Full-resolution movies with audio are included on the CD, too. These movies should prove invaluable in speeding your progress. Instead of translating a complex series of moves and mouse clicks from the book's text, you can actually look over our shoulders while we perform each step in the tutorial and explain what we're doing. See the next section if you have any difficulties playing these .wmv files.

Movies on the CD-ROM: How to Play Them and Use Them

The movies on the CD-ROM were created with Camtasia from Techsmith. With this utility, users can capture movies from a computer desktop with perfect fidelity and simultaneously record audio. To help you understand offscreen actions, left mouse clicks are designated with a blue circle emanating from the pointer, and right mouse clicks show up as red circles. Unfortunately for Maya, the middle mouse click is not circled, but verbal cues for the middle mouse button have been added. Camtasia also overdubs noises of key clicks and mouse clicks to clue you in to what's going on. You can easily shuttle these movies forward or backward if you want to replay difficult parts or skip sections you've already learned. Nearly every chapter in the book has supporting movies that are worth exploring, totaling several hours of direct instruction.

To make these movies multiplatform, they have been recompressed into WMV format, a streaming media format that plays with Windows Media Player. The Windows Media Player is available for PC, Macintosh, and Sun Solaris. The WMV screen codec is very clean and compresses tightly for the maximum amount of recording time in a fixed storage space. The full 800×600 capture is crisp and clear, and the audio is distinct. If the movies are noisy or inaudible, check your system for speaker power, connection, speaker volume, and desktop volume. Right-click the speaker icon in Windows so that you can adjust overall volume and wave output volume. Distortion could occur in the audio if the computer volume is set too high, but the amplified speakers' volume knob is set too low. Adjust both to a moderate level for the best results.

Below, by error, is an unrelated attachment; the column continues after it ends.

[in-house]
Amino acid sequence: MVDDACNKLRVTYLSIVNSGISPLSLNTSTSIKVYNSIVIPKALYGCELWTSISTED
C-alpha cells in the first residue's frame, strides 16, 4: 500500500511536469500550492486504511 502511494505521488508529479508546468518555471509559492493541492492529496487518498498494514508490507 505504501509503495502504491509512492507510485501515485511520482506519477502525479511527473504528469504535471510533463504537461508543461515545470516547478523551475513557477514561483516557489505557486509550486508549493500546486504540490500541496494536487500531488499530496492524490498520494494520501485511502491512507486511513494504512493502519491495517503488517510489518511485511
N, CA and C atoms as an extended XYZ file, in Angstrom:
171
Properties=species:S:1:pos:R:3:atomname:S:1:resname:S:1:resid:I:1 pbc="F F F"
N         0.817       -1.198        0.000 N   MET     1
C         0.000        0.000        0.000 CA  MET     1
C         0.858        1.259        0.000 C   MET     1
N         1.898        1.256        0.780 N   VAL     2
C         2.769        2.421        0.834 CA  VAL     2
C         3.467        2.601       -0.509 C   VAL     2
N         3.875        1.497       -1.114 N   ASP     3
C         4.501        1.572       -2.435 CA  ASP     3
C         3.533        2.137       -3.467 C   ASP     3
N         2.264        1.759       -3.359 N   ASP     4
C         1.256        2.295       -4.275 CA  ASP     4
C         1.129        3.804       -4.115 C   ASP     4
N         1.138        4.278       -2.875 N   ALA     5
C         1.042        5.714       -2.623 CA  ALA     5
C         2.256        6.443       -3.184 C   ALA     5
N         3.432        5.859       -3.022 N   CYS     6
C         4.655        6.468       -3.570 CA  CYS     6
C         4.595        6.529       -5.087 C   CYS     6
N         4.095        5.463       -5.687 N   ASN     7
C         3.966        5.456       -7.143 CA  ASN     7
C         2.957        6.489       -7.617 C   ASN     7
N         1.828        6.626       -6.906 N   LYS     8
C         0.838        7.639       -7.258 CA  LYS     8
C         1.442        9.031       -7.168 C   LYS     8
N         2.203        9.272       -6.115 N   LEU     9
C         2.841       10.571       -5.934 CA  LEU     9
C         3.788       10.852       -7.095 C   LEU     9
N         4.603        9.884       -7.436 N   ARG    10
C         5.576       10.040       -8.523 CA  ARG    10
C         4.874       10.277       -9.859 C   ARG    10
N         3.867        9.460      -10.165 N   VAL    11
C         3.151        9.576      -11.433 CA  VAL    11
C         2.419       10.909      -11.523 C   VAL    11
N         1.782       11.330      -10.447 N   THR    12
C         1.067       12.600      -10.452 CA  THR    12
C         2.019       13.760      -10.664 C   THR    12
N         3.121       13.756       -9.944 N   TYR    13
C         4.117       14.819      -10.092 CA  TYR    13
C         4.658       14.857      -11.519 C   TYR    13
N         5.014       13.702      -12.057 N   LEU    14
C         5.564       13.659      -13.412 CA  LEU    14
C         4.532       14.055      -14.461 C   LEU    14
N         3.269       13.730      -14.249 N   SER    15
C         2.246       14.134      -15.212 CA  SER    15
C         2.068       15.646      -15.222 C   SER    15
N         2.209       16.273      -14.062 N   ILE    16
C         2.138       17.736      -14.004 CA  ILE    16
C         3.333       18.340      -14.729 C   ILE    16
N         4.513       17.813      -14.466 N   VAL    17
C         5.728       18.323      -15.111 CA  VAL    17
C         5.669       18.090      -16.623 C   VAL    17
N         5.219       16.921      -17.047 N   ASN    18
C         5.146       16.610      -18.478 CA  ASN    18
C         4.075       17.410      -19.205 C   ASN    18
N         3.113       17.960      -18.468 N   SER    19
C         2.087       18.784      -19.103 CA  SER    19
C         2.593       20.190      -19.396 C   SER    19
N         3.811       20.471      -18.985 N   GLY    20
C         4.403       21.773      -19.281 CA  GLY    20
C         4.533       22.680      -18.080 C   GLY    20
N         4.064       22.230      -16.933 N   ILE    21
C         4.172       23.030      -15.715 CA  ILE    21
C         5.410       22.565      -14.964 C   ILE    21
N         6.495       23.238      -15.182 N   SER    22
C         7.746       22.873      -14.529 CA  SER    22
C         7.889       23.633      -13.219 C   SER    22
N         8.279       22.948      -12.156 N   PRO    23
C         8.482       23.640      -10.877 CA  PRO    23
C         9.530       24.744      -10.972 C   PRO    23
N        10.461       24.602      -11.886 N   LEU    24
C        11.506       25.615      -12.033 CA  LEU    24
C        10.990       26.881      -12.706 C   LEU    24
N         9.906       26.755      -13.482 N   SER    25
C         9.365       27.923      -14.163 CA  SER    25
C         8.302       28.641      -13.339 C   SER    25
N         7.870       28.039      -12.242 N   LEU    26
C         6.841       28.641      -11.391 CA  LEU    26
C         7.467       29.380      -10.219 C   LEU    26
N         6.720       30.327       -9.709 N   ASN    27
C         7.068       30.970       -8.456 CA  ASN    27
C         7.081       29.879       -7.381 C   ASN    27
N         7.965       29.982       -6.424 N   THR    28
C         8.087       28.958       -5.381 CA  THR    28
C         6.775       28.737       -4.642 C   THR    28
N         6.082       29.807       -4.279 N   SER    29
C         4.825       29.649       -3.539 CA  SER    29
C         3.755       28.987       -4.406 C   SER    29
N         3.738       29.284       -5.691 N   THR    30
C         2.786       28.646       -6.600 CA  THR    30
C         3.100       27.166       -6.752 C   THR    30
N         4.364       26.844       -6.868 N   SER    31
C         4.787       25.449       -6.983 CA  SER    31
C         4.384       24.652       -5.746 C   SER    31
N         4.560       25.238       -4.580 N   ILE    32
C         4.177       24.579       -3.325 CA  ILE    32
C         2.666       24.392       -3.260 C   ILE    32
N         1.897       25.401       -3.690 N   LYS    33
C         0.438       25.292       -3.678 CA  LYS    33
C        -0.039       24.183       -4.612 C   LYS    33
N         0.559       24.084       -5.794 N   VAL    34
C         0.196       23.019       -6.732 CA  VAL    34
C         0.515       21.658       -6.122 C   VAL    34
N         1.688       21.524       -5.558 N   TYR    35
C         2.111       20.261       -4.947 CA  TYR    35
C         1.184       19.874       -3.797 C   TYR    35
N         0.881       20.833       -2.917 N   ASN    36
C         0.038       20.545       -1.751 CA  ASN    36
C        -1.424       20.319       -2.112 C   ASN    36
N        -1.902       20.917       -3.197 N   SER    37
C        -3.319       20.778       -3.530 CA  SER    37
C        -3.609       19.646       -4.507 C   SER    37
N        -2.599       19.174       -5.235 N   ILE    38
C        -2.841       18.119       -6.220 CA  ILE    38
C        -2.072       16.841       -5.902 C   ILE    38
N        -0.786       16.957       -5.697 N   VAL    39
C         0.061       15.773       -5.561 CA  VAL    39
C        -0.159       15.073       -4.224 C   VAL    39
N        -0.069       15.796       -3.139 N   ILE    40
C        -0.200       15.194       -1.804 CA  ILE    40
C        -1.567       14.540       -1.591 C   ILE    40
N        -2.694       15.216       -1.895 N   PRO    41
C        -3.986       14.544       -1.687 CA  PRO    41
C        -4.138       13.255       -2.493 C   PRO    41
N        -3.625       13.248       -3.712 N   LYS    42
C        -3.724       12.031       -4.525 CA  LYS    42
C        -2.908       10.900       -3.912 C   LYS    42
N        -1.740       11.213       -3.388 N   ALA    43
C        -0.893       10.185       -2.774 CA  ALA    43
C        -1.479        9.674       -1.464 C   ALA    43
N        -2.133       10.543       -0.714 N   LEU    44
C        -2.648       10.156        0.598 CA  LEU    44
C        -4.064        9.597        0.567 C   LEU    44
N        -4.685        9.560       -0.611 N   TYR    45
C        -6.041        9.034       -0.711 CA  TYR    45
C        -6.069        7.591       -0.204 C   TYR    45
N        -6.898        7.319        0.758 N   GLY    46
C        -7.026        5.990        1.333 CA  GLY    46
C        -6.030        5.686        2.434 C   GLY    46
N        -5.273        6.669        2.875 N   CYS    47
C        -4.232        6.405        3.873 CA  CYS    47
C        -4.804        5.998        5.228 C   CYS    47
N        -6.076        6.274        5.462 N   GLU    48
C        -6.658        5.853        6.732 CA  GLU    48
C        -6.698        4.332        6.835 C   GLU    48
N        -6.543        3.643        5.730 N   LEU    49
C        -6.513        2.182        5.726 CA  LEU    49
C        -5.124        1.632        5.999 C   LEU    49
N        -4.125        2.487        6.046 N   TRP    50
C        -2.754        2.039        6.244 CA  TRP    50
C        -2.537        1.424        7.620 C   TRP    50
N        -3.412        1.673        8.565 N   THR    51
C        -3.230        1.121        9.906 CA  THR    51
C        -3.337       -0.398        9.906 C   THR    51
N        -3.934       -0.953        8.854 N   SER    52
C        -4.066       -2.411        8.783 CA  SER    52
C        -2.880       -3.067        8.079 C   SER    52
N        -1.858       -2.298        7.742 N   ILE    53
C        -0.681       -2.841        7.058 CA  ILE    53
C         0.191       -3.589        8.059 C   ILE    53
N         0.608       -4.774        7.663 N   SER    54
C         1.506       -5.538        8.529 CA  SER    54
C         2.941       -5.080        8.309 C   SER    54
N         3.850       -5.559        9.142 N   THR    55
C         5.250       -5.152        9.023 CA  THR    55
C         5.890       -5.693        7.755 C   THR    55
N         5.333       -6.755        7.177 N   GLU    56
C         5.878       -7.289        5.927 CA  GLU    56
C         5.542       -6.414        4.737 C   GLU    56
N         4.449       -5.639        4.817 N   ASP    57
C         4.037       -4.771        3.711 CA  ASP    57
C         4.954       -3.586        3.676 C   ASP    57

Because the video plays back at 800×600 resolution, you need to set your desktop resolution to 1024×768 or larger so that you have access to the Media Player controls placed below the movie. If you must view them at 800×600 or smaller (as with laptops), set your player to resize the movie player to 50%. You'll get some image degradation, but you'll still be able to view the movie. After playback starts in Media Player, toggle the full-screen mode.

If you get errors such as “invalid file type” when attempting to play the movies, you simply need to download the latest Media Player version from Microsoft. Point your web browser to http://www.microsoft.com/windows/windowsmedia/ and download the player for your operating system.

You might also want to check this book's web site (see “This Book's Web Site and Author Contact Information” later in this introduction) for other tips on movie playback and new free movies for you to download: http://www.mayafundamentals.com/.

Maya and Hardware

Because of the relatively high cost of the Maya software, you might have the impression that some sort of super-computing PC is required to run Maya. On the contrary, almost any modern PC from a discount supermart will suffice, with the exception of the video card, as you learn in the next section.

3D Video Cards

Your Maya experience will be much better if you start with one of the better 3D video cards, and eventually, you'll probably need to buy a professional 3D video card to use Maya. See the compatibility guide that Alias|Wavefront keeps updated at its web site (http://alias.com; click the Support tab, click Maya under Product Support, and check the link under the Qualified Hardware section).

In general, 3D Labs, nVidia, and ATI cards targeted to professional users are the most compatible. Check with the manufacturer to find driver modes. If it offers a driver mode specifically designed for Maya, it will almost certainly work well for you. Many offer taskbar mode switching, as shown in Figure i.7. A key feature to look for is “overlay planes”; without it, all the interactive paint functions, such as Paint Effects, will be painfully slow. In general, game cards (such as GeForce) forgo hardware overlay planes when their “pro” equivalent (such as Quadro) includes the option. You might need to go into the video hardware configuration to enable hardware overlay planes. You'll probably need to budget at least $200 for your video card. Check http://www.pricewatch.com to price these pro-level 3D video cards from hundreds of retailers.

Figure i.7. Resetting the video driver mode to work with Maya.